current version" unless you create an expression with a "+".

So the decision procedure to use a plus or not is roughly like this:

If licensing allows to use "other license versions":
- If and only if GPL or LGPL, add a + to the license identifier.
"other license versions" is NOT implied.

- Otherwise, if this not GPL or LGPL, do NOT add a +.
"other license versions" is implied if the license allows such thing.
Do this ONLY for any versions of these two licenses. Do not apply
this approach to other FSF licenses such AGPL, GFDL and others.

- Except if you are a Linux packager for Debian or Fedora and their
derivatives, because then you may use the + for other FSF
licenses beyond the L/GPL. The + is already used with GFDL,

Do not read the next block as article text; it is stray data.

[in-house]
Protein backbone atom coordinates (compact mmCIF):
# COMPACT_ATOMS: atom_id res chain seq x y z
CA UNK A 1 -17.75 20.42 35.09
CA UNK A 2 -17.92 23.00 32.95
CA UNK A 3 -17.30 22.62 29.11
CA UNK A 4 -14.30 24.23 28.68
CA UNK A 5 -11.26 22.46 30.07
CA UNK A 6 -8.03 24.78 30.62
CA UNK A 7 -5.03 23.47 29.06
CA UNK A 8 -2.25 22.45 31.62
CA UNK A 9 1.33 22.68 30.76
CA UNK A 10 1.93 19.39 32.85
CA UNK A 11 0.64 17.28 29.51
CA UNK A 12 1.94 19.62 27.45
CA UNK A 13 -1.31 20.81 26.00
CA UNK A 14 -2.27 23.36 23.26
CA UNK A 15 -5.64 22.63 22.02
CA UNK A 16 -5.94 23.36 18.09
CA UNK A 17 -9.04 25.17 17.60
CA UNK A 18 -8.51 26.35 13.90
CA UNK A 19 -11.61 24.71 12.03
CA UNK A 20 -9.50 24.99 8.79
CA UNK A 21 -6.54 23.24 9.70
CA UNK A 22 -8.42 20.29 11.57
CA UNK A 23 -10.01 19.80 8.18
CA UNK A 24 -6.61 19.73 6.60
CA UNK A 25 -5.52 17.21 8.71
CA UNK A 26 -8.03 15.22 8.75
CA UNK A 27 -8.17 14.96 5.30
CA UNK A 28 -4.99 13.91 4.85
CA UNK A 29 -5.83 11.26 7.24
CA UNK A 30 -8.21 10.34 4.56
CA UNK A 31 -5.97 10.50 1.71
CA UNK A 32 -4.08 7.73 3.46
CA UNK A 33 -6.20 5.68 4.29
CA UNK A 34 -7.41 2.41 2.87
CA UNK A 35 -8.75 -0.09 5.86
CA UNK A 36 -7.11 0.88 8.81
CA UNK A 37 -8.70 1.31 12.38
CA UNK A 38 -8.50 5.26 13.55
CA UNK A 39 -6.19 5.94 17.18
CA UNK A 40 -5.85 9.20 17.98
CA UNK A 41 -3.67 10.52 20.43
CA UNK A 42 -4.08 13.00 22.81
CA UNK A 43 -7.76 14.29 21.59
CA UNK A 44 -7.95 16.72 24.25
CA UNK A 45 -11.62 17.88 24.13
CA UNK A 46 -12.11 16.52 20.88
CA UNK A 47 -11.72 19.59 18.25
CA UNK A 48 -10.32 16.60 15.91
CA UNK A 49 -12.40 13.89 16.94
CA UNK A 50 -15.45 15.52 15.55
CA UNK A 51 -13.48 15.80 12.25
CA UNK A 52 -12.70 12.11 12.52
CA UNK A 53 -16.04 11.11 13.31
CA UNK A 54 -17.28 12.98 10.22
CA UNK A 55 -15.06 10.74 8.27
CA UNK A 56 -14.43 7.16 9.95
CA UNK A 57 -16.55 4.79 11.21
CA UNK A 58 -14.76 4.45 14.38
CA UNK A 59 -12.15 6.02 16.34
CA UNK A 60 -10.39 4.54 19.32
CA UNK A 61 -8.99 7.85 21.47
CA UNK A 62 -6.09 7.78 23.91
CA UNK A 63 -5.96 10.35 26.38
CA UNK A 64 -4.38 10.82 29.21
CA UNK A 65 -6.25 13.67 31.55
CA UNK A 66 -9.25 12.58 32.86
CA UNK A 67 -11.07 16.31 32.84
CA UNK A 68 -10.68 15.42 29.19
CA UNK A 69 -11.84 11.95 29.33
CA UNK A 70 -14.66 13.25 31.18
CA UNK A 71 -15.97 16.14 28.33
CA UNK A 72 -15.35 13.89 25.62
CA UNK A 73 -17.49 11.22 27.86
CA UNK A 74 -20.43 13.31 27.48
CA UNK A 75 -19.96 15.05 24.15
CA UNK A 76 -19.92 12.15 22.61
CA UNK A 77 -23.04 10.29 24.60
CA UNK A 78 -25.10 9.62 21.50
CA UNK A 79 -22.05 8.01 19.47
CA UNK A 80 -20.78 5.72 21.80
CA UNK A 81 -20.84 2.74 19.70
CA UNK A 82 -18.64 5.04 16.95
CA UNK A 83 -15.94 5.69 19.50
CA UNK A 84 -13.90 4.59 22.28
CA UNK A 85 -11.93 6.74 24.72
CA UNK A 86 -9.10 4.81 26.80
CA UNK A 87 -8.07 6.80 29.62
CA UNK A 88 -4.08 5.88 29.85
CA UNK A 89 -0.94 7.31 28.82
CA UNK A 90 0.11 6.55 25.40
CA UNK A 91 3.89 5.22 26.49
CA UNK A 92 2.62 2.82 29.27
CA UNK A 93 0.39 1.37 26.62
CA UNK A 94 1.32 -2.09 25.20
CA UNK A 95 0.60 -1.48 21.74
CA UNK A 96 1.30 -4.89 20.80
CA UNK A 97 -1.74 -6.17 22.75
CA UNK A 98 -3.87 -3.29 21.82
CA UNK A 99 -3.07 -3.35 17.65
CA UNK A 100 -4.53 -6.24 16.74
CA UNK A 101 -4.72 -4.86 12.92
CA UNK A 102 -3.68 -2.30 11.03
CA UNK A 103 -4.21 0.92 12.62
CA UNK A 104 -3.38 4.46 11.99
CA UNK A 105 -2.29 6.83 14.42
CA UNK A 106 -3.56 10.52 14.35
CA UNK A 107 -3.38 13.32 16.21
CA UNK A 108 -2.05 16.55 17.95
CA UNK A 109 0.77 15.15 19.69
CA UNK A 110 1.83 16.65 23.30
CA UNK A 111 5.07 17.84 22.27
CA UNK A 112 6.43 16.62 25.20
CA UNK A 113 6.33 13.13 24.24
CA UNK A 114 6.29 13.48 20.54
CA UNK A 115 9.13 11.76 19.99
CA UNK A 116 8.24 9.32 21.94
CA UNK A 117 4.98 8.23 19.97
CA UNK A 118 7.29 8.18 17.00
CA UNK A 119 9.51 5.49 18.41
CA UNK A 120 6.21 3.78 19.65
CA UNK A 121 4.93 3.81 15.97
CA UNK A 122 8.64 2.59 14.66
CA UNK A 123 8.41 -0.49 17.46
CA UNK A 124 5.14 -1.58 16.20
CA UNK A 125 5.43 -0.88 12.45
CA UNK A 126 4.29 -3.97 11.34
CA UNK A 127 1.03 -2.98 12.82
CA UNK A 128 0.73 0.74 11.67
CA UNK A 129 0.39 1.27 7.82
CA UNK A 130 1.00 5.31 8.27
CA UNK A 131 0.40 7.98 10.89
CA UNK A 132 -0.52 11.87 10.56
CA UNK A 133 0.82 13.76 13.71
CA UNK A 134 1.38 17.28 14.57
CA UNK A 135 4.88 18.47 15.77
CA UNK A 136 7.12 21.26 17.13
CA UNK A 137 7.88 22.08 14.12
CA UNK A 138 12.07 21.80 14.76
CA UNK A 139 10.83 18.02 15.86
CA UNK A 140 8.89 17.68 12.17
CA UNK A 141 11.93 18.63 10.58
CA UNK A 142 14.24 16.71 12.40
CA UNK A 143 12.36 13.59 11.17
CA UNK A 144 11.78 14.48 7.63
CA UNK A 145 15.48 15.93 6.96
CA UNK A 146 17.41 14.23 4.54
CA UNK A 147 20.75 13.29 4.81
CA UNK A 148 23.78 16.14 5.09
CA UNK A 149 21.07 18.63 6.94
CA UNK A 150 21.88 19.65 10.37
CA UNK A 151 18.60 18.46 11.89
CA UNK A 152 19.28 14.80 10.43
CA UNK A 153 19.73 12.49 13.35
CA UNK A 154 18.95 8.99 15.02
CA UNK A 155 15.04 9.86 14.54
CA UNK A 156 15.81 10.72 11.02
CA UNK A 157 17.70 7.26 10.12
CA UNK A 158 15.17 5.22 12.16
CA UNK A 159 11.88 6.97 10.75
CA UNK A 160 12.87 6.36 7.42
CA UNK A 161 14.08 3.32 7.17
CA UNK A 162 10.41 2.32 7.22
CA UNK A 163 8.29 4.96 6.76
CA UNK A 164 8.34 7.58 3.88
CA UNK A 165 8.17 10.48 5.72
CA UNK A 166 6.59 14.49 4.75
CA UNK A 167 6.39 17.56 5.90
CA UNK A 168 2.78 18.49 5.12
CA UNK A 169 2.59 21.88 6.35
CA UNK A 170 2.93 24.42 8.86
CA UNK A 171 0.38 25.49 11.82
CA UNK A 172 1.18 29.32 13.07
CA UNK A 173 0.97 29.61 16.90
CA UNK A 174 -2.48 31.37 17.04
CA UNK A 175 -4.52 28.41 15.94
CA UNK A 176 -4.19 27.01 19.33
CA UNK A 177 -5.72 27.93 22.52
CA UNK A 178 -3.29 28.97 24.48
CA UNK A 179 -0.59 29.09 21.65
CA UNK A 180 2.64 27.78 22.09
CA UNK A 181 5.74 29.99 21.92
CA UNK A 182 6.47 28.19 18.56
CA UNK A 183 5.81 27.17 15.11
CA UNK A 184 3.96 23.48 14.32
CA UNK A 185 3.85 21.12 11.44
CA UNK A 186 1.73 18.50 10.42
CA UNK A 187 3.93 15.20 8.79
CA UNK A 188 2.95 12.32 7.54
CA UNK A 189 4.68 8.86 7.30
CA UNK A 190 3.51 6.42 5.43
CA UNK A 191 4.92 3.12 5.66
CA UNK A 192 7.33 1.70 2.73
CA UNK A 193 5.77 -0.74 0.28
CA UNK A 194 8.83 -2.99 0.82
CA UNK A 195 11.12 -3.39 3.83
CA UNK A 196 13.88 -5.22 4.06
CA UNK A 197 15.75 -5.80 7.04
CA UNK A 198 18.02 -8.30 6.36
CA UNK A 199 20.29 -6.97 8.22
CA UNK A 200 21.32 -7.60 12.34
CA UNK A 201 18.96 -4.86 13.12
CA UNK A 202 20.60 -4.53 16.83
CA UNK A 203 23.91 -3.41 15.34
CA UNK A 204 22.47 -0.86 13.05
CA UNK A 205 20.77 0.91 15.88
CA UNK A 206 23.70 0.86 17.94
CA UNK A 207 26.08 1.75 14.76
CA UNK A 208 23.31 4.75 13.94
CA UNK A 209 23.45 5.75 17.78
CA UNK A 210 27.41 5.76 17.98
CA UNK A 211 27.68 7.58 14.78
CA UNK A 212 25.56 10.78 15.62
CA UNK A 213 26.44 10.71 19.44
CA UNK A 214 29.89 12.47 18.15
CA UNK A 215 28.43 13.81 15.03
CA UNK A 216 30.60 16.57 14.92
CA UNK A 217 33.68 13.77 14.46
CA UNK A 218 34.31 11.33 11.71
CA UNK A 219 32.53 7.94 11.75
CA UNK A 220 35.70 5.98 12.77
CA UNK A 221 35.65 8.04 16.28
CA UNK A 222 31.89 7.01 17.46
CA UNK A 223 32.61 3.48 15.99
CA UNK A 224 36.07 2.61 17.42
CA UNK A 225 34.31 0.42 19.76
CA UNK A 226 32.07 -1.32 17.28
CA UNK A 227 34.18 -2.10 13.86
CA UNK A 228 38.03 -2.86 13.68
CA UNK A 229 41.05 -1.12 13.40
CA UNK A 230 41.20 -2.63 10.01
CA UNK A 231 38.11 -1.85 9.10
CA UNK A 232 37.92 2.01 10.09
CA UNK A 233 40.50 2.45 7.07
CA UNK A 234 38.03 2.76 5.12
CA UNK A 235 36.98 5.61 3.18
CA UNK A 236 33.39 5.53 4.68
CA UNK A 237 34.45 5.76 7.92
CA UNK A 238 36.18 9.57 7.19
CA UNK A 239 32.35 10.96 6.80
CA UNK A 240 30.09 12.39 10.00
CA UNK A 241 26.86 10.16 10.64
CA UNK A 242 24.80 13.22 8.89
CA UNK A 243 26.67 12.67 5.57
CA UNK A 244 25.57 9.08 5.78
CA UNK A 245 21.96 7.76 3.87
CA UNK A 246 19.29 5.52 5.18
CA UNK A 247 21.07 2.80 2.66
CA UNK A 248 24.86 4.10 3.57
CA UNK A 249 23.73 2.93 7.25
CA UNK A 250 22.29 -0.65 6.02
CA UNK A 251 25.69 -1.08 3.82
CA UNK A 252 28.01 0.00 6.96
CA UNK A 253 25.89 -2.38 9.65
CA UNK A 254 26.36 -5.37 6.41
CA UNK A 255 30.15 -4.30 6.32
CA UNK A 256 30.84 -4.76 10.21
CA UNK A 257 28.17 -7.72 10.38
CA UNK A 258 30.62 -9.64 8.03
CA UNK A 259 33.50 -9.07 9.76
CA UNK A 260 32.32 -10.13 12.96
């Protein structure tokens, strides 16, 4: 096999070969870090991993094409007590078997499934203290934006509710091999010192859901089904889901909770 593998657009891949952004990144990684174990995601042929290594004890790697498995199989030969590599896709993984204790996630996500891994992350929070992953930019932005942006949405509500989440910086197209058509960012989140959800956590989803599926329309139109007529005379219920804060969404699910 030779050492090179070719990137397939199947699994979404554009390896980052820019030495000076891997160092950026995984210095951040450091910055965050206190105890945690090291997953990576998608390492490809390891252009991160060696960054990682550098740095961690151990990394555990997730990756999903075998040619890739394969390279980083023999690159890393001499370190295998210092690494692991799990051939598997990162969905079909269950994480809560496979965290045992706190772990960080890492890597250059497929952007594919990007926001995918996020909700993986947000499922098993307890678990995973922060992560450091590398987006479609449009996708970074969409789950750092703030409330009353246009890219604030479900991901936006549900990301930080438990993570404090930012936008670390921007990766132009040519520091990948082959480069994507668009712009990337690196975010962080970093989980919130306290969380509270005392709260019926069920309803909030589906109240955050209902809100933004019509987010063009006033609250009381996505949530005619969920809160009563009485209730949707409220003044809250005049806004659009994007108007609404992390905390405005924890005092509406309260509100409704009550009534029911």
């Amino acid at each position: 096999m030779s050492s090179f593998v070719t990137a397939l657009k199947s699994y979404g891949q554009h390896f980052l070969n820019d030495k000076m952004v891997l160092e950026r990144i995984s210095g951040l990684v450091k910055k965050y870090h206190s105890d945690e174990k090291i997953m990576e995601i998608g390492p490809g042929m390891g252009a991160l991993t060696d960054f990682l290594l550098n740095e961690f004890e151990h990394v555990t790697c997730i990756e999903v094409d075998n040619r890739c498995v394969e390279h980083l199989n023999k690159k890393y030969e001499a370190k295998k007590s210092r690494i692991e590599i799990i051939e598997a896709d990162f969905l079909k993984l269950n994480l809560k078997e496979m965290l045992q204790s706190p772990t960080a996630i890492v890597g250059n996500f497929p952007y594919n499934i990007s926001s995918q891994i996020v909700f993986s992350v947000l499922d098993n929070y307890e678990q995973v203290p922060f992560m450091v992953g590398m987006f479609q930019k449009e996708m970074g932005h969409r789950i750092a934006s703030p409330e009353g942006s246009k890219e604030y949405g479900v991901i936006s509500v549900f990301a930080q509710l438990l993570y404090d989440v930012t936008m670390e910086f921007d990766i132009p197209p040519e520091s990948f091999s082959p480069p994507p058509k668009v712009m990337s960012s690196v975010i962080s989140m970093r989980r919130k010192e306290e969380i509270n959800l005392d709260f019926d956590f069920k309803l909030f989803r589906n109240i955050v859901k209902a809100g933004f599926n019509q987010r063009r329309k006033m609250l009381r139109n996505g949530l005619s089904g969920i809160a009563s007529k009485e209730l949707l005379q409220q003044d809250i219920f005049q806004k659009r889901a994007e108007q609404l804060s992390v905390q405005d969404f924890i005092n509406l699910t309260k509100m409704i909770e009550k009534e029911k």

AGPL, etc. Do not use a plus for non-FSF licenses that
have an "or later" clause.

If licensing does NOT allow to use "other license versions":
- If and only if LGPL or LGPL, use the bare license identifier.
"no other license version" is implied by a bare id.

- Except if you are a Linux packager because you apply
the same approach for other FSF licenses.

- If this is another license, then?
"other license version" IS implied in a bare id here.
SPDX does not help you there, and you could create an
exception.This is a rare case anyway.

having the default be what's common in MOST licenses is
actually sensible.
This is exactly my point. The common sense and default usage for L/GPL
is ". And Linux distros and SPDX have made the default "or later"
exceptional and the less common "only" exception the default.

So how to resolve this situation?

In the grand scheme of things, "only" and "or later" are minute